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NaCl has a higher boiling point than HCl because it is ionic vs HCl which is not. Ion-ion bonds are always more strongly held together than non ion-ion bonds. That means you would need more energy to break apart NaCl than you would for HCl, which results in the higher boiling point of NaCl.
NaCl has a higher boiling point because there is more ionic forces present due to a higher electronegativity difference. The difference between Na and Cl in electronegativity is larger than that of H and Cl making the NaCl molecule be significantly more ionic. This ionic force then causes there to be stronger attraction between the molecules and further a higher boiling point.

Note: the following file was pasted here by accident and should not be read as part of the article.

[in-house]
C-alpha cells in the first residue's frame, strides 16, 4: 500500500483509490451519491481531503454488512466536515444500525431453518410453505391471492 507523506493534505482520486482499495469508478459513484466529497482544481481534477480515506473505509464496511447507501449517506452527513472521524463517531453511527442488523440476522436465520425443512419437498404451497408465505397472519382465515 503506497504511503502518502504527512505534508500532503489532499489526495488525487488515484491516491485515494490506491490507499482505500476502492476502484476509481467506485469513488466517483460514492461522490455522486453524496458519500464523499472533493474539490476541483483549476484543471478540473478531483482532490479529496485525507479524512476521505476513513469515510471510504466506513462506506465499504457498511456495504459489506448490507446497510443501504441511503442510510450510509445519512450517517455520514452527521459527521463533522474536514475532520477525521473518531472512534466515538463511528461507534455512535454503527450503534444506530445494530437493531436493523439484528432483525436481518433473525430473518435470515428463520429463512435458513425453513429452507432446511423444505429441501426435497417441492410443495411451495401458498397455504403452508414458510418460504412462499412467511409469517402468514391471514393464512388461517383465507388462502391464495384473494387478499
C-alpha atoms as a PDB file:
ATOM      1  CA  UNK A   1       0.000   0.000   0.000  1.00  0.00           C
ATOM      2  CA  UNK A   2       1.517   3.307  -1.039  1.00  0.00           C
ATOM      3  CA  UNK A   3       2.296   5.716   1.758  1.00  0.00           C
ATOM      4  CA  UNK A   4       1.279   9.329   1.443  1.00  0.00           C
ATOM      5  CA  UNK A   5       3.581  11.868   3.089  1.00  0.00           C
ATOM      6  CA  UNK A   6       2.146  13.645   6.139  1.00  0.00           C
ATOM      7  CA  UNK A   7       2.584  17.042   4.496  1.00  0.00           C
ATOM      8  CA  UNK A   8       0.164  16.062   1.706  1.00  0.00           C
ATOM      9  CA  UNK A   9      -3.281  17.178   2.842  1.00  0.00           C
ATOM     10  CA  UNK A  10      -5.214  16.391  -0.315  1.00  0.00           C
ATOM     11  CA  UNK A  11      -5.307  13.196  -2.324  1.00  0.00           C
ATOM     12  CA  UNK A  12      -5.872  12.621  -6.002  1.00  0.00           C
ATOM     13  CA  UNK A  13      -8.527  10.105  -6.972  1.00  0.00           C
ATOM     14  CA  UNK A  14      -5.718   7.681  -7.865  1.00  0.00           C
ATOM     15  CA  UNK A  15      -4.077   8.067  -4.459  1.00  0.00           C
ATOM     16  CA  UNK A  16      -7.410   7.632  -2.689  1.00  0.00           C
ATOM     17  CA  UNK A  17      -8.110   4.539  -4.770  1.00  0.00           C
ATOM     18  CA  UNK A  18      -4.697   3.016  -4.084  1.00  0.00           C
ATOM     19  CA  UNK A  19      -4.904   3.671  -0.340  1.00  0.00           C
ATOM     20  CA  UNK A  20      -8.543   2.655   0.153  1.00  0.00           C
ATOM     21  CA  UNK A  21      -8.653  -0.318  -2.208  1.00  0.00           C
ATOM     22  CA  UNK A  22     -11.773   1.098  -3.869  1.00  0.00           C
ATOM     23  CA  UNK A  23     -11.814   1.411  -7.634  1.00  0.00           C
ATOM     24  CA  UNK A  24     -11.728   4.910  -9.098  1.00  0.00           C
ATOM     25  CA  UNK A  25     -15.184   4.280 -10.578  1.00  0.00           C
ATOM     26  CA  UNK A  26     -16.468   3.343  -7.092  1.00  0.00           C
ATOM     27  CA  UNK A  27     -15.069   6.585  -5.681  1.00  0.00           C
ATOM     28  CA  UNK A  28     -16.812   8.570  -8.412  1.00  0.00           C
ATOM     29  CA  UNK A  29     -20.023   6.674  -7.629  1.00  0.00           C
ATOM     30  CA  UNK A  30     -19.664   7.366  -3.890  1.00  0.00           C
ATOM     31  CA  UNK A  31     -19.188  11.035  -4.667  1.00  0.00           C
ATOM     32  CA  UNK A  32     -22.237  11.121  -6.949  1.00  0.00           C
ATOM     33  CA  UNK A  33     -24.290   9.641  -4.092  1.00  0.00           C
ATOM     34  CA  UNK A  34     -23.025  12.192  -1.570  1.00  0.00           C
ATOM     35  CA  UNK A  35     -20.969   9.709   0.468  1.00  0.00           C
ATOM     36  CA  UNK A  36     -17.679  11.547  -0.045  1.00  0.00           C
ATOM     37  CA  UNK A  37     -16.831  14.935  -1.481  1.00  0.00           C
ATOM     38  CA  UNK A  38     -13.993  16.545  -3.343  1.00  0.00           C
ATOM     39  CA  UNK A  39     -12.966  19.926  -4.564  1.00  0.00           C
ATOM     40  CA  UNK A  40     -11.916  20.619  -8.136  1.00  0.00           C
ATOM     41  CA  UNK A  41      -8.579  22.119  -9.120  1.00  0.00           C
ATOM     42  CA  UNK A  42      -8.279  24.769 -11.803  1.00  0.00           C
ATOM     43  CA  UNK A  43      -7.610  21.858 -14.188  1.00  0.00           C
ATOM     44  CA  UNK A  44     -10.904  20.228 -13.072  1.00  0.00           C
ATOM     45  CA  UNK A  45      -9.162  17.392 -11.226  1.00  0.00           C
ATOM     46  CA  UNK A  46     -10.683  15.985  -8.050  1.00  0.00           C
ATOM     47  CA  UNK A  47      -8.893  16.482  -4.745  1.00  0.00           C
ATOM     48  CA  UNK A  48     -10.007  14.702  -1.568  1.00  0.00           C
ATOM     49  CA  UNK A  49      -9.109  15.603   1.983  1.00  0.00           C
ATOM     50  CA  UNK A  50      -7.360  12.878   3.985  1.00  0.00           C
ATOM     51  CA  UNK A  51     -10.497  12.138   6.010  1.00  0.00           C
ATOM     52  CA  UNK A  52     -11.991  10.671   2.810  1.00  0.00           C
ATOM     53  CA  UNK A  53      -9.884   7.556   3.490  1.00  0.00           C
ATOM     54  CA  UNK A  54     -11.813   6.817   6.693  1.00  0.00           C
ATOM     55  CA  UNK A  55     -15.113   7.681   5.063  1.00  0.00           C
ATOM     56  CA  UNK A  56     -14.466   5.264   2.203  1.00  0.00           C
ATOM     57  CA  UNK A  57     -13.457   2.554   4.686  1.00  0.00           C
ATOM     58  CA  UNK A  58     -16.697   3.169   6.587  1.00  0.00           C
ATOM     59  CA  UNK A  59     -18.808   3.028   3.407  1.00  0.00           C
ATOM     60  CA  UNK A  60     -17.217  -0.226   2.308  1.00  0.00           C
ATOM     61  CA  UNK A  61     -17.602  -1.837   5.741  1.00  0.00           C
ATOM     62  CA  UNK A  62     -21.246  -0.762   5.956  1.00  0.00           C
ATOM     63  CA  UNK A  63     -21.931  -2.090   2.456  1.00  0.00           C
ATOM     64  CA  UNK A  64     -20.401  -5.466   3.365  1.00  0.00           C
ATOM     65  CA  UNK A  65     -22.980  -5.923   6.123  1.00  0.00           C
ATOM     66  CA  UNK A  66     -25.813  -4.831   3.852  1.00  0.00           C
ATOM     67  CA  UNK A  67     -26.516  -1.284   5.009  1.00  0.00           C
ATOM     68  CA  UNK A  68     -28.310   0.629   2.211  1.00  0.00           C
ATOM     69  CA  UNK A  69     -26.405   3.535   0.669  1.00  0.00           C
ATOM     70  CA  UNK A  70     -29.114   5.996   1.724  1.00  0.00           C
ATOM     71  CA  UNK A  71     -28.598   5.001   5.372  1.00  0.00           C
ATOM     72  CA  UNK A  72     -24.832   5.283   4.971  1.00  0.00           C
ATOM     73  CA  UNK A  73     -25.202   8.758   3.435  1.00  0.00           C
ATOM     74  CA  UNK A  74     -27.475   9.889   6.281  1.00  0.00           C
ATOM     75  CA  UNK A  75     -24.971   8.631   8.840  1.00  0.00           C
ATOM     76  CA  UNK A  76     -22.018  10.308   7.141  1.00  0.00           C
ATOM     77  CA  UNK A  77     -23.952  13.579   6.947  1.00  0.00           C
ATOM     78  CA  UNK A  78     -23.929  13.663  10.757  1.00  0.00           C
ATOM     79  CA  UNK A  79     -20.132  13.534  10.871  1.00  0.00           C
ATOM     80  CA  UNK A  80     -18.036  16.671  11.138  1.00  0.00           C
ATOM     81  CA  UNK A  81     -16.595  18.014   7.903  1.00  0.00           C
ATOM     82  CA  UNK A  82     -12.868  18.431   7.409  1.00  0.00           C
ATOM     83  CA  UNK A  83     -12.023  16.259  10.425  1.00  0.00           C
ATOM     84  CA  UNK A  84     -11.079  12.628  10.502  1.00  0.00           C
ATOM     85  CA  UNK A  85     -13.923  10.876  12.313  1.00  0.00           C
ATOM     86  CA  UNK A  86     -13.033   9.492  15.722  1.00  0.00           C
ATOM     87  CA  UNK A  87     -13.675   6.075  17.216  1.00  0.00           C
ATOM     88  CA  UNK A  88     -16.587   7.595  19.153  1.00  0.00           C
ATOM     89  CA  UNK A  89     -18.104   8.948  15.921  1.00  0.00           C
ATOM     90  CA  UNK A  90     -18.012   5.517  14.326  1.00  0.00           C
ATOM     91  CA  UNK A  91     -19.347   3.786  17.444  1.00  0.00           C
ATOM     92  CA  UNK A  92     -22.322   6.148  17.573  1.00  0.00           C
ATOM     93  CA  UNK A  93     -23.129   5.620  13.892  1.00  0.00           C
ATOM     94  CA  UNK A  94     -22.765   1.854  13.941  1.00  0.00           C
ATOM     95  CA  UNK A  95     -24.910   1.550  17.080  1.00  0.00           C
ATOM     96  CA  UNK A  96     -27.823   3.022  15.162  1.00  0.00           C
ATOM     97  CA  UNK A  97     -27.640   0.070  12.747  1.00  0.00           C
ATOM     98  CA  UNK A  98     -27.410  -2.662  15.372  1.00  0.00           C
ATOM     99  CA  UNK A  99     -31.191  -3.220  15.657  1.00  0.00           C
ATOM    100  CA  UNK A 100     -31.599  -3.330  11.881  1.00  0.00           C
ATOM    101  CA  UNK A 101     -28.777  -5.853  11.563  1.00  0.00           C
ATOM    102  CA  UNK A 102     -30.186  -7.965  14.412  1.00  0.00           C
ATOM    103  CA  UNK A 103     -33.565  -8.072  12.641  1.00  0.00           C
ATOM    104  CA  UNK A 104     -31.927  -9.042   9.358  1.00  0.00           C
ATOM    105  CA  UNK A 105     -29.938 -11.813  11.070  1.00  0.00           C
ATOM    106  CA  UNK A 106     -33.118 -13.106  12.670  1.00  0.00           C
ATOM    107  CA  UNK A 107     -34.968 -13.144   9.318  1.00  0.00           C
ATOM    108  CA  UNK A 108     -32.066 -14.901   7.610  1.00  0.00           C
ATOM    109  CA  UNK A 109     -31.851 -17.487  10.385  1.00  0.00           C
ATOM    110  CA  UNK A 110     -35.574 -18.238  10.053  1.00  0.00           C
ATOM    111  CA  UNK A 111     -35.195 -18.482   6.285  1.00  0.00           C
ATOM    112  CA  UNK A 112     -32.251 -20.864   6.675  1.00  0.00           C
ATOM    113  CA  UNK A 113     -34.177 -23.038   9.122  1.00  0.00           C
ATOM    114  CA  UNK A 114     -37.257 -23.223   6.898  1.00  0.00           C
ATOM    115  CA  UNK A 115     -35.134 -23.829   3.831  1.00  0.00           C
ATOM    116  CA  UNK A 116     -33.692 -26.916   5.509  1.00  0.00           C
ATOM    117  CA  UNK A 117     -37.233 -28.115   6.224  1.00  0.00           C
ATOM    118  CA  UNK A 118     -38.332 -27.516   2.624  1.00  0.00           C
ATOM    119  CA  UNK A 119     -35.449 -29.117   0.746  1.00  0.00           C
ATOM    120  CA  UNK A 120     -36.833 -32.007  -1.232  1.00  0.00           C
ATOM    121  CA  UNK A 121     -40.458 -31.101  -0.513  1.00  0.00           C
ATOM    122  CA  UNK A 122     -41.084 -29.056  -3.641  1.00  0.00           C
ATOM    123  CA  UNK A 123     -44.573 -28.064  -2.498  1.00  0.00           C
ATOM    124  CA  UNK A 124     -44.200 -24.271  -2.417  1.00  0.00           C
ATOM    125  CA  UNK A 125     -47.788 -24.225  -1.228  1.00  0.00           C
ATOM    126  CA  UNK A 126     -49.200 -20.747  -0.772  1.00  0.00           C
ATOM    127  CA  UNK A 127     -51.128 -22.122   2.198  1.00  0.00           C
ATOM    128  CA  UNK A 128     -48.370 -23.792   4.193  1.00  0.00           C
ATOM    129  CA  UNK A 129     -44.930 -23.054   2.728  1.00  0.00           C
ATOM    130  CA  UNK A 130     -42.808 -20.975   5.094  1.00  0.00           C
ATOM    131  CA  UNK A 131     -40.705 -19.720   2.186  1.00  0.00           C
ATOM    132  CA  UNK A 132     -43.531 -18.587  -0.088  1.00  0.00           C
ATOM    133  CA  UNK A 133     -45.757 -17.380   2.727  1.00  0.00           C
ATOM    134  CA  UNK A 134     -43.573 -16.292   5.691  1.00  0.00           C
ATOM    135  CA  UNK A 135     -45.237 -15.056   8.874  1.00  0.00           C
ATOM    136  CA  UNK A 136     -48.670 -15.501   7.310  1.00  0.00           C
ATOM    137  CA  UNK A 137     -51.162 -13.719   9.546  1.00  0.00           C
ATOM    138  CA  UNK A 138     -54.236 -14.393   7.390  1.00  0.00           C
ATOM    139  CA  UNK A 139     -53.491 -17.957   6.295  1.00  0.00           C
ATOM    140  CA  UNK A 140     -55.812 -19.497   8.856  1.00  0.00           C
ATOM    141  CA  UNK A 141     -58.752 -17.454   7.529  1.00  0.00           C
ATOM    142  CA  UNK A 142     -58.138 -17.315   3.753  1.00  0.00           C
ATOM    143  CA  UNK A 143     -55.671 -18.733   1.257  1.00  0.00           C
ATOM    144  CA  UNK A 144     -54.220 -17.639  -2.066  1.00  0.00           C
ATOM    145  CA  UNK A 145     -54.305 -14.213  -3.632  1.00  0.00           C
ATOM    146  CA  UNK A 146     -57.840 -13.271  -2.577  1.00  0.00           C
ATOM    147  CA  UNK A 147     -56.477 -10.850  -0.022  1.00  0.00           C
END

NaCl would have a higher boiling point than HCl since it has ion-ion intermolecular forces compared to the dipole-dipole forces of HCl. These ion-ion forces makes the molecule an ionic molecule whereas HCl would be covalent. Therefore, since ionic bonds are stronger specifically ion-ion forces, the bonds will be harder to break apart when boiling leading to a higher boiling point.
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